Filing 59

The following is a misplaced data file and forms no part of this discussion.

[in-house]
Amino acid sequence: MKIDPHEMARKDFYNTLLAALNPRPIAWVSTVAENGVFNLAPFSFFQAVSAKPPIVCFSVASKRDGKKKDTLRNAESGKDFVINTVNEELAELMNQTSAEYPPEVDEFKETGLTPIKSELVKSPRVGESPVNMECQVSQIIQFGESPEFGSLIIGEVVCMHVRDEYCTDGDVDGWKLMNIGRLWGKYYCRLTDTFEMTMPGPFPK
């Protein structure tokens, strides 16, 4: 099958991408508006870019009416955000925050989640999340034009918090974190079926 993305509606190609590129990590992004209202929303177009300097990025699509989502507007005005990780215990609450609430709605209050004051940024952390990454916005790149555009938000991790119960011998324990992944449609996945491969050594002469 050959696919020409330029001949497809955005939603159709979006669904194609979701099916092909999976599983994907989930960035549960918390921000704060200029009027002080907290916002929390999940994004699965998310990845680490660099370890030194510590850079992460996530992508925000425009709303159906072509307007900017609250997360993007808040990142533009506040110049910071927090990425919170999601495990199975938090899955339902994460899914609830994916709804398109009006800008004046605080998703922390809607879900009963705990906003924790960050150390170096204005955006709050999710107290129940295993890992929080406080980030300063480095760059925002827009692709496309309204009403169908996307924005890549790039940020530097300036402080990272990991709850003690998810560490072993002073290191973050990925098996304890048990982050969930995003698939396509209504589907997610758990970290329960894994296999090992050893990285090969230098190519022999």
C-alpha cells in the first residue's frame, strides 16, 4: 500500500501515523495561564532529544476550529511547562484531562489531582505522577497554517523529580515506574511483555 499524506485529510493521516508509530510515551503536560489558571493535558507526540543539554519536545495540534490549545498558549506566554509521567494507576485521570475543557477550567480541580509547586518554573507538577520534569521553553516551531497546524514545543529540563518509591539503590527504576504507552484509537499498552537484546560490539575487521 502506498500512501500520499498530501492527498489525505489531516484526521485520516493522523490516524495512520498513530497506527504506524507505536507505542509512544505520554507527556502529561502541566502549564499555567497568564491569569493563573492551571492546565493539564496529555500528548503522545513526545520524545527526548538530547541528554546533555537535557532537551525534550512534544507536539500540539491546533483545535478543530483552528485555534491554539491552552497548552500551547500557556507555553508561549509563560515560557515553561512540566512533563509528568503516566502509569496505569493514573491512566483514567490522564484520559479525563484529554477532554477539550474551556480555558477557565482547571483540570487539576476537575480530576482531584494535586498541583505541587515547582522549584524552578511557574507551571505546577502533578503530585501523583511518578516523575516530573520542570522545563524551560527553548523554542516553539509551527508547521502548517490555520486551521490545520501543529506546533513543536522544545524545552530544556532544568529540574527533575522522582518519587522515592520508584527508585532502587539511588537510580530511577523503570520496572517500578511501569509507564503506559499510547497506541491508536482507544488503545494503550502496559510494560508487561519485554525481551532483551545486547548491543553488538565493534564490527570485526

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IN THE UNITED STATES DISTRICT COURT FOR THE EASTERN DISTRICT OF PENNSYLVANIA ESTATE OF RICHARD G. LUTZ, JR., Deceased and SHEREE NORDALL, CIVIL ACTION NO. 16-01461 Plaintiffs, v. SANDRA LUTZ, et al. Defendants. PAPPERT, J. February 23, 2017 MEMORANDUM The Estate of Richard Lutz and Sheree Nordall sued Sandra Lutz and the Standard Insurance Company, among others, to recover life-insurance benefits Sandra received as the sole beneficiary of her late ex-husband Richard’s ERISA-governed life insurance policy.1 Before the Court is Standard’s Motion for Summary Judgment. (ECF No. 53.) For the reasons that follow, the Court grants the motion. I. Richard and Sandra Lutz were married on May 18, 1985. (Pl.’s Stmt. of Facts (“Pl.’s Stmt.”), ¶ 32, ECF No. 54.) The marriage eventually deteriorated and in March 2012 Richard hired an attorney to file a divorce complaint against Sandra in the Berks County Court of Common Pleas. (Id. ¶ 39.) The couple entered into a Marriage Settlement Agreement (“the Agreement”) on August 28, 2012 to divide their marital assets. (Id. ¶ 41.) The Agreement provides that “[t]he parties agree that each may maintain or dispose of any existing life insurance 1 Ms. Nordall is Mr. Lutz’s sister and the executrix of his Estate. She sues on behalf of the Estate as well as individually. (Am. Compl., ECF No. 40, at 1.) 1 policies and may choose beneficiaries to any such policies as they see fit.” (Admin. R., at 00005, ECF No. 53-1.) A divorce decree was entered in the Common Pleas Court on September 6, 2012. (Pl.’s Stmt. ¶ 41.) Richard died on September 26, 2012. (Id. ¶ 46.) At the time of his death, Richard had a life insurance policy governed by the Employee Retirement Income Security Act of 1974 (“ERISA”). (Id. ¶ 35.) The ERISA Plan was an employee welfare benefits plan sponsored by Cargill Inc., the parent company of Richard’s employer, the Wilbur Chocolate Company. (Def.’s Stmt. of Undisputed Facts (“Def.’s Stmt.”), ¶¶ 1, ECF No. 53.) The benefits under the Plan were funded by a group life insurance policy issued by Standard to Cargill. (Id. ¶¶ 2–4.) The Plan provides that benefits “will be paid to the Beneficiary you name” and according to established Plan procedures. (Id. ¶ 13; Admin. R., at 00225–26, ECF No. 53-3.) Sandra Lutz was the sole beneficiary listed on Richard’s policy; Richard never removed her or added any other beneficiaries. See (id. ¶¶ 10–11; Admin. R., at 000072.) The Plan procedures require a claimant seeking benefits to submit a “proof of loss” form—written proof that a loss for which the policy provides benefits—to Standard within ninety days of the date of the loss. (Admin. R., at 000222.) The procedures also provide for administrative review of any denial of a claim for benefits. (Id. at 000224.) On October 5, 2012 Standard received a “proof of loss” by way of a “Proof of Death Claim Form” stating that Richard died on September 26, 2012. (Id. at 000071.) Standard corresponded with Sandra about her “claim for Life Insurance benefits” by October 8, 2012. See (id. at 000070). Standard requested Richard’s certified death certificate from Sandra, which her attorney provided on 2 January 16, 2013.2 (Id. at 000053.) On February 19, 2013, Standard issued to Sandra the $44,819.55 death benefit under Richard’s policy. (Def.’s Stmt. ¶ 17.) That payment is at the heart of the Plaintiffs’ claim against Standard. Ms. Nordall called Standard on December 20, 2013 claiming that she believed Sandra was not the proper beneficiary of Richard’s policy. (Admin. R., at 000005.) On November 18, 2014 Standard received a letter from the Estate’s attorney also stating that Sandra should not have received the benefits under Richard’s policy. (Def.’s Stmt., ¶¶ 19; Admin. R., at 000021.) The letter noted that Richard and Sandra were divorced at the time of his death, (Def.’s Stmt., ¶ 20; Admin. R., at 000021), though Standard already had notice of that fact, (Admin. R., at 000058). Because the ninety-day window to submit a claim had closed, and because Standard already paid the policy benefits to Sandra, the Plaintiffs neither submitted a claim for benefits nor requested an administrative review of Standard’s decision to pay the benefits to Sandra. See (Def.’s Stmt. ¶ 21; Pl.’s Stmt. of Facts, ¶ 21–22). The Estate and Nordall sued Standard and others in the Lancaster County Court of Common Pleas on March 7, 2016.3 (ECF No. 1-1.) The defendants removed the case to this Court on March 30, 2016, (ECF No. 1). Standard filed its motion for summary judgment on December 29, 2016, (ECF No. 52), the Plaintiffs responded on January 19, 2017, (ECF No. 54), 2 The Plaintiffs contend that Sandra did not file a claim until January 16, 2013—outside the ninety-day window required by the Plan. (Pl.’s Opp’n to Def.’s Mot. for Summ. J. (Pl’s Resp.”), ¶ 69, ECF No. 54.) That is a misreading of the Administrative Record. The parties agree that Standard received proof of loss on October 5, 2012. See (Def.’s Stmt. ¶ 15; Pl.’s Resp. ¶ 67). The Plaintiffs read the January 16, 2013 letter from Sandra’s attorney, Loren Schrum, as a belated initiation of Sandra’s claim. (Pl.’s Resp. ¶ 69.) The letter was not the beginning of correspondence between Standard and Sandra, however; it simply noted that Schrum was Sandra’s attorney and included the certified copy of Richard’s death certificate Standard had previously requested from Sandra. (Admin. R., at 000059.) The letter further requested that a check be sent directly to Sandra at her home address. (Id. at 000053.) 3 The Plaintiffs also sued Sandra Lutz, Motorists Life Insurance Co., Vanguard Group, Inc. and Cargill Inc. They voluntarily dismissed Vanguard Group, Inc. and Cargill Inc. on May 19, 2016. (ECF No. 28.) The Court granted Motorists’s motion to dismiss on October 6, 2016. (ECF No. 50.) The Plaintiffs requested an entry of default against Sandra Lutz on October 12, 2016, (ECF No. 52), and a default was entered the same day. 3 and Standard filed its reply on January 26, 2017, (ECF No. 55). The Court held oral argument on the motion on February 13, 2017, (ECF No. 57), and has thoroughly reviewed the administrative record. II. Summary judgment is appropriate “if the movant shows that there is no genuine dispute as to any material fact and the movant is entitled to judgment as a matter of law.” FED. R. CIV. P. 56(a); see also Celotex Corp. v. Catrett, 477 U.S. 317, 323 (1986). A dispute is genuine if the evidence is such that a reasonable factfinder could return a verdict for the nonmoving party. See Anderson v. Liberty Lobby, Inc., 477 U.S. 242, 254 (1986). Summary judgment is granted where there is insufficient record evidence for a reasonable factfinder to find for the plaintiff. Id. at 252. “The mere existence of a scintilla of evidence in support of the plaintiff’s position will be insufficient; there must be evidence on which the jury could reasonably find for the plaintiff.” Id. In a case concerning an ERISA plan administrator’s benefits determination, the Court’s review must be based on the administrative record. See Howley v. Melon Fin. Corp., 625 F.3d 788, 793 (3d Cir. 2010) (holding that courts must decide ERISA summary judgment motion based on “the materials that were before the administrator when it made the challenged decision”). Though it was not the case here, to the extent that a claim for breach of a fiduciary duty necessarily implicates evidence extrinsic to the administrative record, the Court may consider relevant admissible evidence outside the administrative record. Creelman v. Carpenters Pension & Annuity Fund of Phila. & Vicinity, 945 F. Supp. 2d 592, 594 (E.D. Pa. 2013). Courts review a denial of benefits in ERISA cases “under a de novo standard unless the benefit plan gives the administrator or fiduciary discretionary authority to determine eligibility 4 for benefits or to construe the terms of the plan,” in which case courts review a denial of benefits for abuse of discretion. Firestone Tire & Rubber Co. v. Bruch, 489 U.S. 101, 115 (1989); Doroshow v. Hartford Life and Acc. Ins. Co., 574 F.3d 230, 234 (3d Cir. 2009). The administrator here had discretionary authority to determine eligibility for benefits. See (Admin. R., at 000224). This abuse of discretion standard in the ERISA context is “essentially identical” to an arbitrary and capricious standard. Miller v. Am. Airlines, Inc., 632 F.3d 837, 845 n.2 (3d Cir. 2011). Thus, a court may overturn a plan administrator’s denial of benefits only if it is without reason, unsupported by substantial evidence or erroneous as a matter of law. Doroshow, 574 F.3d at 234. A decision is supported by substantial evidence if “there is sufficient evidence for a reasonable person to agree with the decision.” Courson v. Bert Bell NFL Player Ret. Plan, 214 F.3d 136, 142 (3d Cir. 2000). III. ERISA’s civil enforcement provisions are found at 29 U.S.C. § 1132(a). Two subsections of § 1132(a) are relevant here: First, § 1132(a)(1)(B) permits a participant or beneficiary to bring a civil suit “to recover benefits due to him under the terms of his plan, to enforce his rights under the terms of the plan, or to clarify his rights to future benefits under the terms of the plan.” Id. § 1132(a)(1)(B). Second, § 1132(a)(2) permits civil suits “by the Secretary, or by a participant, beneficiary or fiduciary for appropriate relief under [§ 1109].” Id. § 1132(a)(2) (emphasis added). Section 1109 establishes a fiduciary’s personal liability: Any person who is a fiduciary with respect to a plan who breaches any of the responsibilities, obligations, or duties imposed upon fiduciaries by this subchapter shall be personally liable to make good to such plan any losses to the plan resulting from each such breach, and to restore to such plan any profits of such fiduciary which have been made through use of assets of the plan by the fiduciary, 5 and shall be subject to such other equitable or remedial relief as the court may deem appropriate, including removal of such fiduciary. . . . 29 U.S.C. § 1109(a). Section 1104 of ERISA establishes a “prudent man” standard of care for fiduciaries: (1) . . . a fiduciary shall discharge his duties with respect to a plan solely in the interest of the participants and beneficiaries and— ... (B) With the care, skill, prudence, and diligence under the circumstances then prevailing that a prudent man acting in a like capacity and familiar with such matters would use in the conduct of an enterprise of a like character and with like aims; ... (D) in accordance with the documents and instruments governing the plan . . . . Id. §§ 1104(a)(1)(B), (D). A. i. Plaintiffs’ amended complaint contains only one count against Standard. In Count IV, the Plaintiffs assert that Standard breached a fiduciary duty under § 1109(a), see (Amend. Compl., ¶¶ 80, 91–93), yet the Plaintiffs seek to recover Richard’s life insurance benefits under § 1132(a)(1)(B), see (Pl.’s Resp. ¶ 100).4 As a matter of law, this cannot be done. Section 1132(a)(2) provides the only means of suing for breaches of fiduciary duty arising under § 1109. 4 Specifically, the Plaintiffs contend that the standard of care articulated in § 1104(a)(1)(B) imposes a duty on the plan to “investigat[e] any judicial order or event that may affect a beneficiary’s status,” which Standard did not do, allegedly subjecting it to liability under § 1109. The Plaintiffs also assert that Sandra waived her right to make a claim against Richard’s Estate in paragraph 22 of the Marriage Settlement Agreement. (Am. Compl. ¶ 85.) This case does not involve Sandra making a claim against the Estate, however, and in any event, the preceding paragraph of the Marriage Settlement Agreement makes clear that “[t]he parties agree that each may maintain or dispose of any existing life insurance policies and may choose beneficiaries to any such policies as they see fit.” (Id.) The Plaintiffs also asserted in a letter to Standard that 23 Pa. C.S.A. § 6111.2 requires that Sandra be treated as though she predeceased Richard due to the couple’s divorce. (Admin. R. at 000021.) That statute instructs that any designation of a spouse as a beneficiary on a life insurance policy is void if, at the time of the policyholder’s death the couple are divorced, or if the policyholder dies during divorce proceedings. The statute is preempted by ERISA, however, and therefore does not apply to the Plaintiffs’ claim against Standard. See In re Estate of Sauers, 32 A.3d 1241 (Pa. 2011). 6 Because the Plaintiffs’ seek to recover the benefits of Richard’s policy, however, they cannot proceed under § 1132(a)(2). Plaintiffs suing under § 1132(a)(2) may not recover the benefits of an individual’s policy. Haberern v. Kaupp Vascular Surgeons LTD Defined Benefit Pension Plan, 24 F.3d 1491, 1500– 01 (3d Cir. 1994) (“[Plaintiffs] may not recover damages for a breach of fiduciary duty under section 502(a)(1)(B).”). Rather, claims for breach of fiduciary duty under § 1132(a)(2), which seek relief under § 1109, “are derivative in nature—that is, while various parties are entitled to bring suit . . . they do so on behalf of the plan itself.” Graden v. Conexant Sys. Inc., 496 F.3d 291, 295 (3d Cir. 2007) (citing Mass. Mut. Life Ins. Co. v. Russell, 473 U.S. 134, 144 (1985)); see also Russell, 473 U.S. at 140 (“[R]ecovery for a violation of § 1109 inures to the benefit of the plan as a whole.”). The plan itself—not the plaintiffs—takes legal title to any recovery from a claim arising pursued under § 1132(a)(2), because § 1109 “does not authorize a private right of action for compensatory relief.” See id.; McMahon v. McDowell, 794 F.2d 100, 109 (3d Cir. 1986). The Supreme Court examined this very issue in Russell: [W]hen the entire[ty of § 1109] is examined, the emphasis on the relationship between the fiduciary and the plan as an entity becomes apparent. Thus, not only is the relevant fiduciary relationship characterized at the outset as one ‘with respect to a plan,’ but the potential personal liability of the fiduciary is ‘to make good to such plan any losses to the plan . . . and to restore to such plan any profits of such fiduciary which have been made through use of the assets of the plan . . . .’ Russell, 473 U.S. at 140 (quoting 29 U.S.C. § 1109)). “Consequently, Plaintiff[s] . . . can only bring a claim pursuant to §§ 1132(a)(2) and 1109 on behalf of the Plan, not against the Plan.” Gidley v. Reinhard Foodservice, L.L.C., No. 14-0800, 2015 WL 1136447, at *5 (M.D. Pa. Mar. 12, 2015) (quotations and citations omitted); see also Hozier v. Midwest Fasteners, Inc., 908 7 F.2d 1155, 1162 n.7 (3d Cir. 1990) (“Because plaintiffs here seek to recover benefits allegedly owed to them in their individual capacities, their action is plainly not authorized by either [§§ 1109 or 1132(a)(2)]). Here, the Plaintiffs ask the Court to order Standard to “pay to the Estate of Richard G. Lutz, Jr. an amount equal to any loss incurred by the Estate . . . due to non-receipt of the Standard group life insurance death benefit.” (Am. Compl., at 19 (emphasis added).) When asked at oral argument how paying the benefits of Richard’s life insurance policy to the Estate would inure to the benefit of the Plan as a whole, counsel asserted that “[t]he plan as a whole would benefit from the absence of a breach of fiduciary duty. The plan as a whole would benefit from its own standards being followed during that . . . time for an investigation, that money would have been set aside.” (Hr’g Tr., at 35:19–23.) That is plainly insufficient. In Harrow, the Third Circuit Court of Appeals addressed a claim in which the executrix of a former employee’s estate alleged that a putative class of plaintiffs were wrongfully denied insurance coverage for Viagra in violation of ERISA. Although the plaintiff couched her claim in fiduciary duty terms, see id. at 245, 253–54, the court concluded the claim was in fact one for benefits, id. at 254. In doing so, the Court explained that “[a] claim for breach of fiduciary duty is ‘actually a claim for benefits [if] the resolution of the claim rests upon an interpretation and application of an ERISA-regulated plan rather than upon an interpretation and application of ERISA.’” Id. at 254 (citing Smith v. Sydnor, 184 F.3d 356, 362 (4th Cir. 1999)). Plaintiffs’ amended complaint asserts that “Standard breached its fiduciary duty to Richard . . . by its failure to recognize the terms of the Marital Settlement Agreement entered by Richard . . . and Sandra Lutz.” (Am. Compl., at 18.) It further contends that Standard breached its fiduciary duty by “its failure to recognize the divorce of Richard . . . and Sandra Lutz.” (Id. at 8 19.) While the amended complaint thus casts the claim in terms of the legal duties imposed by ERISA, it is nothing more than a grievance over Standard’s decision to pay the policy’s benefits to Sandra as opposed to the Estate. See Harrow, 279 F.3d at 254; (Am. Compl., at 18–19). The breach of fiduciary duty alleged by the Estate and Nordall “is merely a claim for benefits because the alleged breach . . . is clearly not independent of the denial of benefits.” See Menendez v. United Food & Comm. Workers Local 450T, AFL-CIO, No. 05-1165, 2005 WL 1925787, at *3 (D.N.J. Aug. 11, 2005) (citing Harrow, 279 F.3d at 254). ii. Standard would be entitled to summary judgment even if the plaintiffs asserted a proper claim for breach of fiduciary duty under § 1132(a)(2). The Plaintiffs contend that Standard had a duty under federal common law applying ERISA to “investigate the marital history of a participant and determine whether any domestic relations orders exist that could affect the distribution of benefits.”5 (Am. Compl. ¶ 86.) Standard, meanwhile argues that its duty was to follow Richard’s “plan documents,” such as his beneficiary designation, regardless of the terms of Richard and Sandra’s Marriage Settlement Agreement. Standard is correct. See Kennedy v. Plan Adm’r for DuPont Savs. & Inv. Plan, 555 U.S. 285 (2009). While Kennedy articulated this “plan documents rule” with respect to ERISA pension plans, the rule applies in the context of ERISA employee welfare benefits plans as well. See Estate of Kensinger v. URL Pharma, Inc., 674 F.3d 131, 134 (3d Cir. 2012) (finding the “plan at issue in this dispute is an ‘employee welfare benefits plan’ within the meaning of ERISA” and that the district court properly relied on Kennedy to conclude that ERISA required 5 In their response to Standard’s motion, the Plaintiffs contend that Standard had a duty to determine whether the divorce decree was a Qualified Domestic Relations Order within the meaning of ERISA. (Pl.’s Mem., at 26–27.) The parties agreed at oral argument, however, that because this case does not involve a pension plan, Standard’s procedures did not require it to evaluate whether Richard and Sandra’s divorce decree was a Qualified Domestic Relations Order. (Hr’g Tr., at 13:1–7, 25:23–26:4.) 9 the benefits of the plan to be distributed to “the named beneficiary in accordance with the plan documents.”); see also Boyd v. Metro. Life Ins. Co., 636 F.3d 138, 142 (4th Cir. 2011) (“Neither Kennedy nor 29 U.S.C. § 1104(a)(1)(D) provides any basis for concluding that the plan documents rule only applies to employee pension benefit plans. Indeed, in deciding to broadly endorse the plan documents rule, Kennedy drew upon case law involving employee welfare benefit plans—an odd decision if employee welfare benefit plans and employee pension benefit plans were somehow different.”). Because the Plaintiffs’ claim is one for Richard’s benefits, and because Standard did not have a fiduciary duty under federal common law to examine extrinsic materials, the claim cannot proceed under § 1132(a)(2). No reasonable juror could conclude that Standard’s decision to pay Sandra was without reason or unsupported by substantial evidence; that decision was also not erroneous as a matter of law. See Doroshow, 574 F.3d at 234. B. i. To the extent that Plaintiffs seek to recover Richard’s benefits under § 1132(a)(1)(B), they must first exhaust their administrative remedies. See Zipf v. Am. Tel. & Tel. Co., 799. As the administrative record makes clear, however, they did not do so. The exhaustion requirement is a judicially created hurdle: Because ERISA plans must offer beneficiaries an administrative appeals process if their claims are denied, see 29 U.S.C. § 1133, courts in this circuit require claimants “to exhaust this congressionally mandated system before resorting to the courts.” Stanford v. Foamex L.P., No. 07-4225, 2008 WL 3874823, at *5 (E.D. Pa. Aug. 20, 2008). This exhaustion requirement: [E]nsures that the appeals procedures mandated by Congress will be employed, permits officials of benefit plans to meet the responsibilities properly entrusted to 10 them, encourages the consistent treatment of claims for benefits, minimizes the costs and delays of claim settlement in a nonadversarial setting, and creates a record of the plan's rationales for denial of the claim. Zipf, 799 F.2d at 892; see also Harrow v. Prudential Ins. Co. of Am., 279 F.3d 244 (2002) (“Courts require exhaustion of administrative remedies ‘to help reduce the number of frivolous lawsuits under ERISA; to promote the consistent treatment of claims for benefits; to provide a nonadversarial method of claims settlement; and to minimize the costs of claims settlement for all concerned.” (citing Amato v. Bernard, 618 F.2d 559, 567 (9th Cir. 1980)). The Plan establishes an administrative process for filing claims. A claimant must provide proof of loss within ninety days of the loss or as soon as reasonably possible. (Admin. R., at 000222–23.) If a claimant fails to provide proof of loss within that timeframe, the claim will be denied. (Id. at 000222.) Within ninety days of receiving a proof of loss, Standard, as the claim administrator for the Plan, must send the claimant either a written decision on the claim or a notice that the review period is extended for an additional ninety days. (Id. at 000224.) In the event Standard denies a claim, it must send the claimant: a written notice of denial containing the reason for the denial; reference to the specific policy; reference to any internal rule or policy relied upon in denying the claim; a description of any information needed to support the claim; information regarding the claimant’s right to review Standard’s decision; and information regarding the right to bring a civil suit for benefits under 29 U.S.C. § 1132(a). (Id. at 000223– 24.) As ERISA requires, the Plan also establishes a process for the administrative review of denied claims. See 29 U.S.C. § 1133. Claimants must request, in writing, a review within sixty days of receiving notice of a denied claim. (Id. at 000224.) During the review process, a claimant may support a claim with “written comments or other items.” (Id.) Standard must 11 review any written materials submitted in support of the claim and, within sixty days, return either a written decision or notice that the review period is extended for another sixty days. (Id.) The appeal process is not an empty requirement; it generates valuable material for review. If Standard denies any part of a claim following a review, it must provide the claimant with the reasons for its decision, specific references to the parts of the policy on which that decision was based, references to any internal rules or guidelines the Plan relied upon in making its decision, information concerning the claimant’s rights to receive free copies of documents and records relevant to the claim and information regarding the claimant’s rights to bring a civil suit under § 1132(a). (Id.) ii. The Estate and Nordall do not even contend that they exhausted their administrative remedies. They argue instead that they are excused from the exhaustion requirement under the contract-law doctrine of impossibility. (Pl.’s Mem., at 31.) Impossibility, however, is a defense to breach of contract and does not apply to this case. See WILLISTON ON CONTRACTS § 77:6 (4th ed. 2015). Although the Plaintiffs incorrectly rely on impossibility, courts can waive the administrative exhaustion requirement of § 1132(a)(1)(B) when a plaintiff demonstrates a clear and positive showing of futility. D’Amico v. CBS Corp., 297 F.3d 287 (3d Cir. 2002). Whether requiring exhaustion of administrative remedies is futile depends on five factors: (1) whether the plaintiff diligently pursued administrative relief; (2) whether the plaintiff acted reasonably in seeking immediate judicial review; (3) whether the employer has a fixed policy denying benefits; (4) the failure of the insurance company to comply with its own internal administrative 12 procedures; and (5) testimony of plan administrators that any administrative appeal would be futile. Harrow, 279 F.3d at 250. The Plaintiffs did not pursue administrative relief at all, much less diligently. By the time the Plaintiffs first contacted Standard the ninety-day period to make a claim had lapsed and Standard had already paid Richard Lutz’s policy benefits to Sandra. (Pl.’s Mem., at 32–33.) While Plaintiffs’ counsel stated at oral argument that the Estate could not make a claim until Nordall was appointed executrix, (Hr’g Tr., at 36:25–37:3), Nordall did not petition for appointment as executrix until September 5, 2013 and for a grant of letters to open the Estate until September 19, 2013—nearly a year after Richard’s death, see (Pl.’s Stmt. ¶ 72). Nothing in the administrative record suggests that Standard had a “fixed policy” of denying benefits in this case; Standard simply paid the benefits to Richard Lutz’s designated, sole beneficiary. Nor is there evidence that Standard failed to follow its own internal procedures. Rather, the Plaintiffs contend primarily that Standard failed to meet its duty imposed by federal common law to evaluate whether the divorce decree and the Marriage Settlement Agreement waived Sandra’s rights as a beneficiary under Richard’s policy. See (id. at 33:16–23); see also 29 U.S.C. § 1104(a)(1)(B). Neither Standard’s internal procedures nor the federal common law required such an inquiry. See supra subsection III.A.ii. Finally, there is no “testimony of plan administrators that any administrative appeal would be futile” in the record. See Harrow, 279 F.3d at 250. An appropriate order follows. BY THE COURT: /s/ Gerald J. Pappert GERALD J. PAPPERT, J. 13